A successful Git branching model » nvie.com. In this post I present the development model that I’ve introduced for all of my projects (both at work and private) about a year ago, and which has turned out to be very successful.
I’ve been meaning to write about it for a while now, but I’ve never really found the time to do so thoroughly, until now. I won’t talk about any of the projects’ details, merely about the branching strategy and release management. It focuses around Git as the tool for the versioning of all of our source code. Why git? ¶ For a thorough discussion on the pros and cons of Git compared to centralized source code control systems, see the web. But with Git, these actions are extremely cheap and simple, and they are considered one of the core parts of your daily workflow, really. As a consequence of its simplicity and repetitive nature, branching and merging are no longer something to be afraid of.
Enough about the tools, let’s head onto the development model. Decentralized but centralized ¶ The main branches ¶ develop. Git Cheatsheet. Stash workspace index local repository upstream repository status Displays paths that have differences between the index file and the current HEAD commit, paths that have differences between the workspace and the index file, and paths in the workspace that are not tracked by git. diff Displays the differences not added to the index. diff commit or branch View the changes you have in your workspace relative to the named <em>commit</em>.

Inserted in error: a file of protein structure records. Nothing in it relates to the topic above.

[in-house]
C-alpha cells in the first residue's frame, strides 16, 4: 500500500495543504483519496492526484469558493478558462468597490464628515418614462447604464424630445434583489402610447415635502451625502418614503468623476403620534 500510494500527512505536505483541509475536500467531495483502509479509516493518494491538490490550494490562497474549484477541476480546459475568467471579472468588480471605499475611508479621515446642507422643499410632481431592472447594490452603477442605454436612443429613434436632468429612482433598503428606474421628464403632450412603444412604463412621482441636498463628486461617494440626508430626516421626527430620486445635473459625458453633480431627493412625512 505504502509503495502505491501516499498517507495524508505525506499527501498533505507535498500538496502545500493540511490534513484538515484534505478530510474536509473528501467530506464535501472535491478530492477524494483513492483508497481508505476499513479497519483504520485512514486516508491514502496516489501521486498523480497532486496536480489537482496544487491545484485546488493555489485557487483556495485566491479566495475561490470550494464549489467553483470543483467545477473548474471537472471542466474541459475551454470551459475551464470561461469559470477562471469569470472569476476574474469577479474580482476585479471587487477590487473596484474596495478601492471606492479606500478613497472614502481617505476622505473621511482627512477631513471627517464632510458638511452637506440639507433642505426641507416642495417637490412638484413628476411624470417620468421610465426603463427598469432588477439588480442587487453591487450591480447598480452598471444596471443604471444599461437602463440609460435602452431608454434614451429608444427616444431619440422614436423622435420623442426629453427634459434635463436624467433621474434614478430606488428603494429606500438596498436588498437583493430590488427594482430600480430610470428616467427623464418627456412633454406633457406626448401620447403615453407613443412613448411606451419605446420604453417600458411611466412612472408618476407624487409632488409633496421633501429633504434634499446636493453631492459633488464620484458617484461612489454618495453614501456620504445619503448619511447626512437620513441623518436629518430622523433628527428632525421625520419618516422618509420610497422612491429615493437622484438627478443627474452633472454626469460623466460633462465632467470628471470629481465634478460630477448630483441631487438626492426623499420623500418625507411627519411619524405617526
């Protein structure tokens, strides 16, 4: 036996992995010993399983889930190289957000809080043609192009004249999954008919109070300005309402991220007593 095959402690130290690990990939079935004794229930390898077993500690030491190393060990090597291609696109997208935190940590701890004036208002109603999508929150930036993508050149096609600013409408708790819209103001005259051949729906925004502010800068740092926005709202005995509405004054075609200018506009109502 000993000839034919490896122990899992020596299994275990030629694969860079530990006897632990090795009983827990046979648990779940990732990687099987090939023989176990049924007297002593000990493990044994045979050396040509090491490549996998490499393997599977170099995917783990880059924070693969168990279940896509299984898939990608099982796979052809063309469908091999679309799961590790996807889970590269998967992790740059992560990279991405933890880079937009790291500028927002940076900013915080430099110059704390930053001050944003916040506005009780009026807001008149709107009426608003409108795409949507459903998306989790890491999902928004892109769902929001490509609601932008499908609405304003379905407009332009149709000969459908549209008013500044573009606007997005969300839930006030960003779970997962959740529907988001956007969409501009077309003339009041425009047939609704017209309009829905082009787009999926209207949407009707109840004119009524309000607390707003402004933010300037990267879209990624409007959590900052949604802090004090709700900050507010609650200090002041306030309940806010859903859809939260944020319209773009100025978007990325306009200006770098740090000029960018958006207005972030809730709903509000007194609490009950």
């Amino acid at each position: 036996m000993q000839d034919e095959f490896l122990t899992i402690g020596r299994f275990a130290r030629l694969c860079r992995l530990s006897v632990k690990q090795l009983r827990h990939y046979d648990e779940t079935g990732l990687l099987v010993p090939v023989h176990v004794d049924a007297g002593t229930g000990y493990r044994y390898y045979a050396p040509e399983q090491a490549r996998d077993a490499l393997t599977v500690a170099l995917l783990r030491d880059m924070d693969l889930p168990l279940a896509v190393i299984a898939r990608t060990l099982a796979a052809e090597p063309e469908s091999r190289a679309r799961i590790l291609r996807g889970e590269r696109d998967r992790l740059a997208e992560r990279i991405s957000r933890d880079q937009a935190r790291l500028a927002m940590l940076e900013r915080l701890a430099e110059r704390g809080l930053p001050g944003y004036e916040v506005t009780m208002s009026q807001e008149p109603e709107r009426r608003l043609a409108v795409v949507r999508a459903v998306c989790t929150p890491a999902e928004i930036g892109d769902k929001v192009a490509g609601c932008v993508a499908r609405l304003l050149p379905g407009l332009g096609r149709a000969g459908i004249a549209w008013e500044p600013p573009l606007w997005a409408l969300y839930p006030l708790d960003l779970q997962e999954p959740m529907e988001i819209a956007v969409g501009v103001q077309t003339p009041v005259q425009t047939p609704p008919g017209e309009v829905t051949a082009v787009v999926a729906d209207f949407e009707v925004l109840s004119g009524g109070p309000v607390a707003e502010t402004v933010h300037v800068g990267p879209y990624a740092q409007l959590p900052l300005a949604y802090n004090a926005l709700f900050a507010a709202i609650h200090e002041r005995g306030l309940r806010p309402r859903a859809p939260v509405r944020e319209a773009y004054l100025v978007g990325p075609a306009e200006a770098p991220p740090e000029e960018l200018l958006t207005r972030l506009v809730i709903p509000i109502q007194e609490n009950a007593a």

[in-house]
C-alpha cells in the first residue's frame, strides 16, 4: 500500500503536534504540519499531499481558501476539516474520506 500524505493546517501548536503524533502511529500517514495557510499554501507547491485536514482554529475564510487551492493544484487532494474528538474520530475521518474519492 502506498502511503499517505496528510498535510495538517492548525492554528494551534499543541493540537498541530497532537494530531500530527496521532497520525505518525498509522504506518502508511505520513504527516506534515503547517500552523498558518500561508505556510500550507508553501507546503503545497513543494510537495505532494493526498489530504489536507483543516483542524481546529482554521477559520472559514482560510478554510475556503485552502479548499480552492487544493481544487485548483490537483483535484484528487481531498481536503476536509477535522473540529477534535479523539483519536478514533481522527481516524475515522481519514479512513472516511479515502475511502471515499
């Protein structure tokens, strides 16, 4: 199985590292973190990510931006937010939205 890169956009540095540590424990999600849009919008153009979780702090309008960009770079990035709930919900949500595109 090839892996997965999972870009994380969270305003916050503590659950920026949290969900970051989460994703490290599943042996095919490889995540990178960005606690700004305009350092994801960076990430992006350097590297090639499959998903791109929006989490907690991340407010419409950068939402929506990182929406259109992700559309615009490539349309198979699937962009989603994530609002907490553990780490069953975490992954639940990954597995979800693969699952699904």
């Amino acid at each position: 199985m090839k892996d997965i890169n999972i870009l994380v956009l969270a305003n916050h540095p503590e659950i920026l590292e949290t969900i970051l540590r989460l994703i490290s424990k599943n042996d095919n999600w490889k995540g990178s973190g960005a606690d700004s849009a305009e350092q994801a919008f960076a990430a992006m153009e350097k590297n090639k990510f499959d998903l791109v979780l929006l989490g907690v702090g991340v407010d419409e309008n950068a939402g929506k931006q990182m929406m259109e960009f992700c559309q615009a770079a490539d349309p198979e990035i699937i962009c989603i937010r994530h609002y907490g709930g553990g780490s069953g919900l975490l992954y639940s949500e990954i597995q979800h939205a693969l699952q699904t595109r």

Add file... or dir... Adds the current content of new or modified files to the index, thus staging that content for inclusion in the next commit. Add -u Adds the current content of modified (NOT NEW) files to the index. Git 102 - Adventurous. Secure source code hosting and collaborative development - GitHub. Help.GitHub - Welcome. Learn git one commit at a time.
My Git Workflow. Lately I’ve been acting as the unofficial Git consultant for Skribit, usually in response to @Stammy saying something on Twitter along the lines of “Hey, git just did something totally nonintuitive and now I can’t figure out what to do next.”
I’ve been using Git long enough to know the answer, usually, or at least to be able to figure it out, plus I still remember how people used to SVN think, which helps. I think I’ve mentioned before how much I love Git. I’ve been a version control geek for a really long time: I remember getting way too excited about a feature that was like ‘git cherry-pick’ in some proprietary VCS we evaluated in 2000 or 2001.
I still say that Darcs is the one I wish we had settled on, but I’ve grown to love Git over the past year or so, especially with GitHub making some of the rough spots so much easier. The thing that’s hard about Git for most people is the same thing that’s hard about all DVCS tools: if you’re used to centralized systems, they work weird. And you? Moving a git repository subdirectory to its own repository at Mike Chambers. I use Git and GitHub to manage all of my personal code projects.